Ever since the financial crisis of 2008 one of this country's major banks has looked pretty good compared with all the rest. That would be JPMorgan, which didn't lose the kind of money on mortgages that its peers did. Its leader, Jamie Dimon, is known by some as the "King of Wall Street." Well after the stock market closed yesterday -- his crown lost a little bit of its shine. Or you could say he fell off the throne altogether. Dimon announced that because of bad bets made by one of his London traders the bank will lose at least $2 billion. The bets apparently involved JPMorgan selling insurance contracts against losses on corporate debt.
We take a look at how JPMorgan's loss may impact European banks. And New York bureau chief Heidi Moore discusses why the bank's blunder is a sign that Wall Street's mindset hasn't changed. Plus, how will this affect regulatory efforts? And meet the trader the losses are being attributed to -- the London Whale.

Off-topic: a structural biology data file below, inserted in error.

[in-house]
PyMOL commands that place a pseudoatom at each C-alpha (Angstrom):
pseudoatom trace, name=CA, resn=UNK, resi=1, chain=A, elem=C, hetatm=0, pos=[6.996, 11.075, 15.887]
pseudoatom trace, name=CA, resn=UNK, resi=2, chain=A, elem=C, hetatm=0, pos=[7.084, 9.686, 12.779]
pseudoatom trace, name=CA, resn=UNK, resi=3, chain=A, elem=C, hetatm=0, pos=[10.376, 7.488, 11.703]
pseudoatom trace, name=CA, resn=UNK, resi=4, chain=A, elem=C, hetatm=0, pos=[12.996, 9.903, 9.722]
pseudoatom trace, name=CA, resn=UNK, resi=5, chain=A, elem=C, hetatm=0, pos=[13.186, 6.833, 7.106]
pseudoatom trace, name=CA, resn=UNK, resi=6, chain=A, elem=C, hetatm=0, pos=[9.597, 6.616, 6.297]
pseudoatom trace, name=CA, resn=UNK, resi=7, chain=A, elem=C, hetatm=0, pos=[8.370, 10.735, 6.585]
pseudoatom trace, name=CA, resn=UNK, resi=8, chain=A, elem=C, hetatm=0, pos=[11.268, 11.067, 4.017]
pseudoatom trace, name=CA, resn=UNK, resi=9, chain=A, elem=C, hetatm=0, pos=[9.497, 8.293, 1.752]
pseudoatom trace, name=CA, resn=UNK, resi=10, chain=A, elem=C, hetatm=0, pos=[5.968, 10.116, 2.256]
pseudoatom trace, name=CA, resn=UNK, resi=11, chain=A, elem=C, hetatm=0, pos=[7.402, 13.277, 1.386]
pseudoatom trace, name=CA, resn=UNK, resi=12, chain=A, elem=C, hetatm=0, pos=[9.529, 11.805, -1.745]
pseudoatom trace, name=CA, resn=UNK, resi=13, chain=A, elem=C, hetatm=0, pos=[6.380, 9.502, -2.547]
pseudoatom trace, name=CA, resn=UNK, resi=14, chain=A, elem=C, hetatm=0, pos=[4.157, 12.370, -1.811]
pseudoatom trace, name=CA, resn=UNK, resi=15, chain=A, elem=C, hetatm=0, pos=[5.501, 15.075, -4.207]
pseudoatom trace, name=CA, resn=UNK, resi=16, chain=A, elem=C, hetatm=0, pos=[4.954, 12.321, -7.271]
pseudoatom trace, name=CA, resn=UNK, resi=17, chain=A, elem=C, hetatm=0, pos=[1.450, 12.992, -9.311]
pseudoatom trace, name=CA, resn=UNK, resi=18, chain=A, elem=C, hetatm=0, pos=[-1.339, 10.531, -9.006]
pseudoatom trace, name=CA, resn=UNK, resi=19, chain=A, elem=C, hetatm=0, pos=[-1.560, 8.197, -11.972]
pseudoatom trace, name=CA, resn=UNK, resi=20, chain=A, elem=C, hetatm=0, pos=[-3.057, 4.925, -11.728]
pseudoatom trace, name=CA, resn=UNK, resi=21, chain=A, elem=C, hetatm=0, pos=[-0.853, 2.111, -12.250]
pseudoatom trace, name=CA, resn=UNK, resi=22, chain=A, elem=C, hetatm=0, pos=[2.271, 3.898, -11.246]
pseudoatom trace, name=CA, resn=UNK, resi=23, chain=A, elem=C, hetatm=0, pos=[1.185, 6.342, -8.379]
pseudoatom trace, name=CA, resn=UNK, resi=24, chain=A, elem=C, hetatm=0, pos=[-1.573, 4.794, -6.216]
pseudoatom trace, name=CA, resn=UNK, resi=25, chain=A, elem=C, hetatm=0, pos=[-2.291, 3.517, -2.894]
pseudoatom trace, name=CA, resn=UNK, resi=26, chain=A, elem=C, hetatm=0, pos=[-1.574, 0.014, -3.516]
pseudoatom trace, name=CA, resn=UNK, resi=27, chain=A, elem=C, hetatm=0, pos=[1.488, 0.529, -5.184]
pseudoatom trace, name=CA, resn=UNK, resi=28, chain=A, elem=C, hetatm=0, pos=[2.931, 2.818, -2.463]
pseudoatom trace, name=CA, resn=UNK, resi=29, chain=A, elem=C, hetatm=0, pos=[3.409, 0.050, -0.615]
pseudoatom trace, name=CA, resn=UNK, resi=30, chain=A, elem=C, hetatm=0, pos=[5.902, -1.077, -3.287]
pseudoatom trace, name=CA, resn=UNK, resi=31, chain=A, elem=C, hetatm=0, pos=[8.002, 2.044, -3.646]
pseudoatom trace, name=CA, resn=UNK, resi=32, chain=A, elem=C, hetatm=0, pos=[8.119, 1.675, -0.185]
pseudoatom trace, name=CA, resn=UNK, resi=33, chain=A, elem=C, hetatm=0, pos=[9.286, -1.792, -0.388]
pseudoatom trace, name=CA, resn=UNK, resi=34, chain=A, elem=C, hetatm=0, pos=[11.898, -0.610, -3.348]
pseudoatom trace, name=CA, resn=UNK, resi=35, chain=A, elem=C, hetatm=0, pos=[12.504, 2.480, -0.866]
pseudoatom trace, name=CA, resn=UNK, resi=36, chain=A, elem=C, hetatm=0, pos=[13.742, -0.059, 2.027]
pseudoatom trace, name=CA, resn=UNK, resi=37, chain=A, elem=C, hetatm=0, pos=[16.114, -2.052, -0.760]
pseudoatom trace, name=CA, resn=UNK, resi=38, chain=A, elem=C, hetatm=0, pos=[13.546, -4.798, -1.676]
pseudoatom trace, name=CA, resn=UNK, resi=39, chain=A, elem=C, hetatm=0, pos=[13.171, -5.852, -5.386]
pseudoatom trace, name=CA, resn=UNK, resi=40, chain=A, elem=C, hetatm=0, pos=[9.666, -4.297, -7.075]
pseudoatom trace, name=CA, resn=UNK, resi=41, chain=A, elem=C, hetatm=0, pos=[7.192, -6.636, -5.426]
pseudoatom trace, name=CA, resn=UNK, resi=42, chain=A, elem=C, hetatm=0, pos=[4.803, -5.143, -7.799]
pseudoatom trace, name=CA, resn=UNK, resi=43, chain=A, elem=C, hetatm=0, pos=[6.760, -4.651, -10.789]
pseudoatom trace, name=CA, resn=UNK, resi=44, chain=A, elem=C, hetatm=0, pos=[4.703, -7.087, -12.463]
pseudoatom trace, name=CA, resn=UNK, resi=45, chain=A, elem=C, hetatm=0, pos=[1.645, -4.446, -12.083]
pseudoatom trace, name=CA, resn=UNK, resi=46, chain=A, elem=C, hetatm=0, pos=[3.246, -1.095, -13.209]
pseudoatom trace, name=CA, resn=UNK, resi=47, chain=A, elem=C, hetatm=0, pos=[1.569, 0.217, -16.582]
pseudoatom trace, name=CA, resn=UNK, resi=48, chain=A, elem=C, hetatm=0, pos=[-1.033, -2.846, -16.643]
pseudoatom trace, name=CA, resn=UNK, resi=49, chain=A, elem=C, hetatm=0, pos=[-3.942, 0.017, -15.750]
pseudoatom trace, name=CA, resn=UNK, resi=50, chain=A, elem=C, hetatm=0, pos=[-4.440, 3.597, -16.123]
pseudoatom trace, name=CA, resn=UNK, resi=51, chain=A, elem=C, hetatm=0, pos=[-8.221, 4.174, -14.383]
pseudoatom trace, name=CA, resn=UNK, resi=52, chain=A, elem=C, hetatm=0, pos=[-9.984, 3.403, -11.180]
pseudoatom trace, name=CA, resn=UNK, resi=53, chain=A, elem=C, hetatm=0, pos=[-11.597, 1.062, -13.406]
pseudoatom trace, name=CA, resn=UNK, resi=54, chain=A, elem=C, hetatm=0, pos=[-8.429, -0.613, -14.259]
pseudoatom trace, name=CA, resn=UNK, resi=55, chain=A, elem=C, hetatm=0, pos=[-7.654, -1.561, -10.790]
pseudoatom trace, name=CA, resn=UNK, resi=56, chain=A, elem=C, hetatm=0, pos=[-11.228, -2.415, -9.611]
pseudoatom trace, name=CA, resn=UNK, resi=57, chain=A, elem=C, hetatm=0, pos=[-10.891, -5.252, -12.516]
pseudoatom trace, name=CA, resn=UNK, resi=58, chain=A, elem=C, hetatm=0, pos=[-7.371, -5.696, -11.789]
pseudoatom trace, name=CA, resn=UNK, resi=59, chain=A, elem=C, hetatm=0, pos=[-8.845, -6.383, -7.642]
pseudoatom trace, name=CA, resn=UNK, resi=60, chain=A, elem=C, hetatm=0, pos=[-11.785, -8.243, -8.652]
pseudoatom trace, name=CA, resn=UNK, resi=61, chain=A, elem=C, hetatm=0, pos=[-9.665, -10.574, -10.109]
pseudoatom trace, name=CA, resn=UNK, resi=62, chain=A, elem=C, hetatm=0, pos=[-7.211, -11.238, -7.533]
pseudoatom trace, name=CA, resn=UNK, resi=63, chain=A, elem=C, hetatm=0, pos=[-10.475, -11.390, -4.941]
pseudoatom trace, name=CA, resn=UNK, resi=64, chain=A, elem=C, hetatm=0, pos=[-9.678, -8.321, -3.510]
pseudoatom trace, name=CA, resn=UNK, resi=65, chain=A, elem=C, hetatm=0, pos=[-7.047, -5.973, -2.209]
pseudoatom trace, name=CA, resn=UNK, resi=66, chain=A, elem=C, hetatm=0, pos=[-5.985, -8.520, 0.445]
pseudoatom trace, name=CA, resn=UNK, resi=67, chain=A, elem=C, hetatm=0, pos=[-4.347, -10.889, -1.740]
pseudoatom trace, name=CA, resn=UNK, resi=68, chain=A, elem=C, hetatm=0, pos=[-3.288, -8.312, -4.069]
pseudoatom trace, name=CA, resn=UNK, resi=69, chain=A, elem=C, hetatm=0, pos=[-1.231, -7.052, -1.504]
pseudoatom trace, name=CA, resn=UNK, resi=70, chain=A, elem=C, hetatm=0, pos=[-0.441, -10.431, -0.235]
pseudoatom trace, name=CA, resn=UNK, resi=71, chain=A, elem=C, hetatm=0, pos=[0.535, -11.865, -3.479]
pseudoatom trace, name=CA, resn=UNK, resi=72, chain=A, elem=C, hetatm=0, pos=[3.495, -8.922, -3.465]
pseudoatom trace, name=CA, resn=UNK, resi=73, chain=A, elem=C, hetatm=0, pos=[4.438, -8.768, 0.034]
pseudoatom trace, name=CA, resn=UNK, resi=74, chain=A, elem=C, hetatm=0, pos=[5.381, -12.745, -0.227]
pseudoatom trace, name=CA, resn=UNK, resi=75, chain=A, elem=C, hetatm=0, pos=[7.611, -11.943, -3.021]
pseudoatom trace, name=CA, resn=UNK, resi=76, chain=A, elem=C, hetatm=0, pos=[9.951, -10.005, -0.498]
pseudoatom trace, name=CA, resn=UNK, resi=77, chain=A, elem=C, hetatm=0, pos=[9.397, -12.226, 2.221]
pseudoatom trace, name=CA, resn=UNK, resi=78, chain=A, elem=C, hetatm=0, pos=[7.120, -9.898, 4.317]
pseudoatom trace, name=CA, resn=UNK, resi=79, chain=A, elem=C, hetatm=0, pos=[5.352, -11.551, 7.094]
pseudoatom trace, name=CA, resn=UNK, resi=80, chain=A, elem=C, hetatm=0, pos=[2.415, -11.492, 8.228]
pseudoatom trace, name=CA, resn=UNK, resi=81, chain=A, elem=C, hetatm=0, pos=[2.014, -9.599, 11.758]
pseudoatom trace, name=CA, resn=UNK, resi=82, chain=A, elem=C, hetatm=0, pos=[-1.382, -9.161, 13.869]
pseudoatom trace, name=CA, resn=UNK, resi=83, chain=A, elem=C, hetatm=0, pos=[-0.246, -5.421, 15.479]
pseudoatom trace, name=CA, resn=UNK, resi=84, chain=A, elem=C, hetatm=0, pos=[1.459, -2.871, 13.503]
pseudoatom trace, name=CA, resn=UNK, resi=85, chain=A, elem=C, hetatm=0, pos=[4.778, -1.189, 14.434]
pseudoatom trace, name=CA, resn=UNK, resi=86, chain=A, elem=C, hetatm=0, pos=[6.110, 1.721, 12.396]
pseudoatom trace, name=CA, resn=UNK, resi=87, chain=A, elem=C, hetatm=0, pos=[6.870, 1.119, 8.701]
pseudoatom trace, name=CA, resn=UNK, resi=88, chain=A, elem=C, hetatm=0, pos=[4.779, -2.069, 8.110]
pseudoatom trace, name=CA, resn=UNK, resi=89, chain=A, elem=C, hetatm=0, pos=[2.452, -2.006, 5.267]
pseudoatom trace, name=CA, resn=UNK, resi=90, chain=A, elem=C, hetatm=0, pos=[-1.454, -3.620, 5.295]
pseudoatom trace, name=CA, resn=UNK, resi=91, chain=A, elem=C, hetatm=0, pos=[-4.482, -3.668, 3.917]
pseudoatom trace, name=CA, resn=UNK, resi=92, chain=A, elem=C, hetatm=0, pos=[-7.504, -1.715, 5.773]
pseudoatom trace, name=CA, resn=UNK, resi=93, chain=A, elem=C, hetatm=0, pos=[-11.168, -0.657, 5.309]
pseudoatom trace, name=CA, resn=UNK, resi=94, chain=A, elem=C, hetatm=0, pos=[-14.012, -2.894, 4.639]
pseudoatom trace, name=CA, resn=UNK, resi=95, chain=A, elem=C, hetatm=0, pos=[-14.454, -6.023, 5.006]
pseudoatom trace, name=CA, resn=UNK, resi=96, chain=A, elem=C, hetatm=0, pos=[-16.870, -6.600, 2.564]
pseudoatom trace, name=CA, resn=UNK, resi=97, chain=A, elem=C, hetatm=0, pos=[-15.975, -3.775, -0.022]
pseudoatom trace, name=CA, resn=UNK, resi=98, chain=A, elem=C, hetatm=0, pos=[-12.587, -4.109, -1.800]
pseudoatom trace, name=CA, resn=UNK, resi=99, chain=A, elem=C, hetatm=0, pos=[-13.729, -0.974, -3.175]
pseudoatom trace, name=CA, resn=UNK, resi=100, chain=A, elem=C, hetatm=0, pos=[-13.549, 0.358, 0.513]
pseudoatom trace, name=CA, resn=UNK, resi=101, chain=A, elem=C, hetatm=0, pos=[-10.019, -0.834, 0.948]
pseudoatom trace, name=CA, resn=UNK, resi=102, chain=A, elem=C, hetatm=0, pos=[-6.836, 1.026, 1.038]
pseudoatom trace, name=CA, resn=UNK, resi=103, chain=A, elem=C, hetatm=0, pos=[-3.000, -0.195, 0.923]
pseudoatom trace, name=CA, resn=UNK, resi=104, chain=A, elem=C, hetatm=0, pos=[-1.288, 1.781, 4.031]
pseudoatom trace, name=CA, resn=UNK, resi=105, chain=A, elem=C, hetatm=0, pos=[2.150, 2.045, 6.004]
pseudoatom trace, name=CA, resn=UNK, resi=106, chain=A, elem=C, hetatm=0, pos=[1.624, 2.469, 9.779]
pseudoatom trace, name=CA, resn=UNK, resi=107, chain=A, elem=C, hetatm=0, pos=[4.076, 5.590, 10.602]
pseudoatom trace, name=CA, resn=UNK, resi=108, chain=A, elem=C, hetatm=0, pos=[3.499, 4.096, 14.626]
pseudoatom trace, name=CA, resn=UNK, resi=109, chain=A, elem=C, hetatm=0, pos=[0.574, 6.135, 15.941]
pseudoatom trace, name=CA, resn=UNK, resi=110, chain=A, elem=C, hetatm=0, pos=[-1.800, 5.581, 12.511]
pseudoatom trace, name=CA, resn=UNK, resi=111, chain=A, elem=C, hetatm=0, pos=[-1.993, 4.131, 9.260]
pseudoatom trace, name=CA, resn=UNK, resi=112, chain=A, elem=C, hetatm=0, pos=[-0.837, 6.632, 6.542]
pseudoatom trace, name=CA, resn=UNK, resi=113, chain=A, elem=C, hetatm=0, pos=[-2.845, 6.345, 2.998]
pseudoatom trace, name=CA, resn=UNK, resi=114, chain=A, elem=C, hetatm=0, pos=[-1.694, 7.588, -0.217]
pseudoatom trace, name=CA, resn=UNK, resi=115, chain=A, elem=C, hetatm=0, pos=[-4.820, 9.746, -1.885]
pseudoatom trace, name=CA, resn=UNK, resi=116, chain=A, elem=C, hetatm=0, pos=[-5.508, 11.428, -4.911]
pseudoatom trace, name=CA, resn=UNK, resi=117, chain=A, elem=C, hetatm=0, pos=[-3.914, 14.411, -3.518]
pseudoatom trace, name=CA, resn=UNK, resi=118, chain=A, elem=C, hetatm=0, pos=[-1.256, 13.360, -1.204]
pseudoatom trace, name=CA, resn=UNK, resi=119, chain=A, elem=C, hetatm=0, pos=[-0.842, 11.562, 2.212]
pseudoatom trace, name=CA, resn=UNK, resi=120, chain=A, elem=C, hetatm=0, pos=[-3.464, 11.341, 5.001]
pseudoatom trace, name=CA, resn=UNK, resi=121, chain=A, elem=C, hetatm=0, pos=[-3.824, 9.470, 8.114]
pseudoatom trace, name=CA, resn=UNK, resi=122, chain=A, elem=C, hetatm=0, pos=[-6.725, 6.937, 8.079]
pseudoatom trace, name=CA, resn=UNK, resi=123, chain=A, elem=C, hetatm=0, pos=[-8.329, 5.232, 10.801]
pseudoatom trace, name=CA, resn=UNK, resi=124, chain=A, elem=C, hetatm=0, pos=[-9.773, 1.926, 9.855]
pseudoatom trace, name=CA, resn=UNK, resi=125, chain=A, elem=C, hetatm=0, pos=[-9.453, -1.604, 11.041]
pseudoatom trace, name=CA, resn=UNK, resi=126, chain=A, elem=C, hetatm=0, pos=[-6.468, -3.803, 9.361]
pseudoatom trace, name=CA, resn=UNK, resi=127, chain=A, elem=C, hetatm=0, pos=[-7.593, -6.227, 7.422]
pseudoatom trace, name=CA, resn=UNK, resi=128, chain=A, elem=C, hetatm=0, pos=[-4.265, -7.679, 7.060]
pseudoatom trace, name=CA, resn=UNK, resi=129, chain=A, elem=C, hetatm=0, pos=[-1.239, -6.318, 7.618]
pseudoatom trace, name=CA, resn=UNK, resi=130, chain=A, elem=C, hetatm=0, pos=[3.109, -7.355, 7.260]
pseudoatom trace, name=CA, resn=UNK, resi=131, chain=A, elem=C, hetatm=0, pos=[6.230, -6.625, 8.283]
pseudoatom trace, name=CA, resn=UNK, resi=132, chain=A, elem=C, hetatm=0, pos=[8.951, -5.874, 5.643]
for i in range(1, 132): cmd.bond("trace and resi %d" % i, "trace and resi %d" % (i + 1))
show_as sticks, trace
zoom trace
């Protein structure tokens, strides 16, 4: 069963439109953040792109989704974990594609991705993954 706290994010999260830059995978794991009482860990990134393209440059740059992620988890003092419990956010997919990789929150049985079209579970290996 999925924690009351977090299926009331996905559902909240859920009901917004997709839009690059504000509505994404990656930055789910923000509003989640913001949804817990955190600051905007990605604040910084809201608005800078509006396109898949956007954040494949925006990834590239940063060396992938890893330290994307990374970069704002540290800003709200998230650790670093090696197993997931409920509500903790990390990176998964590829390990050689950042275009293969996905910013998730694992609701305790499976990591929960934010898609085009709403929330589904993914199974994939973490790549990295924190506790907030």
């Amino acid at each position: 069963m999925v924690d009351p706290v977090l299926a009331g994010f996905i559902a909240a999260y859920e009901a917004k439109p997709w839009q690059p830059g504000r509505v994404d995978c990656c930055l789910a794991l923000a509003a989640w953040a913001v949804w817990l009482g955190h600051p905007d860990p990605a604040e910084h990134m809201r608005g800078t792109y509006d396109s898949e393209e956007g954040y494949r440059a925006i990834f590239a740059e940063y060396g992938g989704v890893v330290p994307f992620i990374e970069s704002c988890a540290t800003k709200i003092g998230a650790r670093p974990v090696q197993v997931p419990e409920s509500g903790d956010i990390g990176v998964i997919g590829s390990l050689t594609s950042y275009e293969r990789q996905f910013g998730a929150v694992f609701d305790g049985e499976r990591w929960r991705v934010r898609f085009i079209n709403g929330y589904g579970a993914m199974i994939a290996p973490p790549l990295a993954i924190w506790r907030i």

A new study finds that millennials -- people between the ages 18-34 -- believe it's important to the get lowest price when shopping. That means they're less likely to be brand loyal. And speaking of young people, a group of activists -- including some teens -- is suing the federal government over inaction on climate change.
Still no agreement between the political parties in Greece who are trying to form a new government after inconclusive elections over the weekend. And reports this morning say European banks are preparing to start trading in the old Greek currency if Greece drops out of the eurozone.
NBC is apparently trying to get a Donald Trump to sign on for two more years as host of the "Celebrity Apprentice." That's according to the New York Post. Up until now, the Post says, Trump has only been interested in one-year contracts. I wonder if the Donald would have made an exception for the standard four-year term required for that Washington D.C. job he used to be interested in. And speaking of NBC shows, "30 Rock" is set for just one more season.
Shares of Sony dropped 7 percent to a 30-year low. Investors are worried Sony isn't competing well in the smartphone market and that its TV business is losing money.
And finally, the documentary "First Position" opens this weekend. Our own Stacey Vanek Smith looks at what it takes to dance ballet professionally.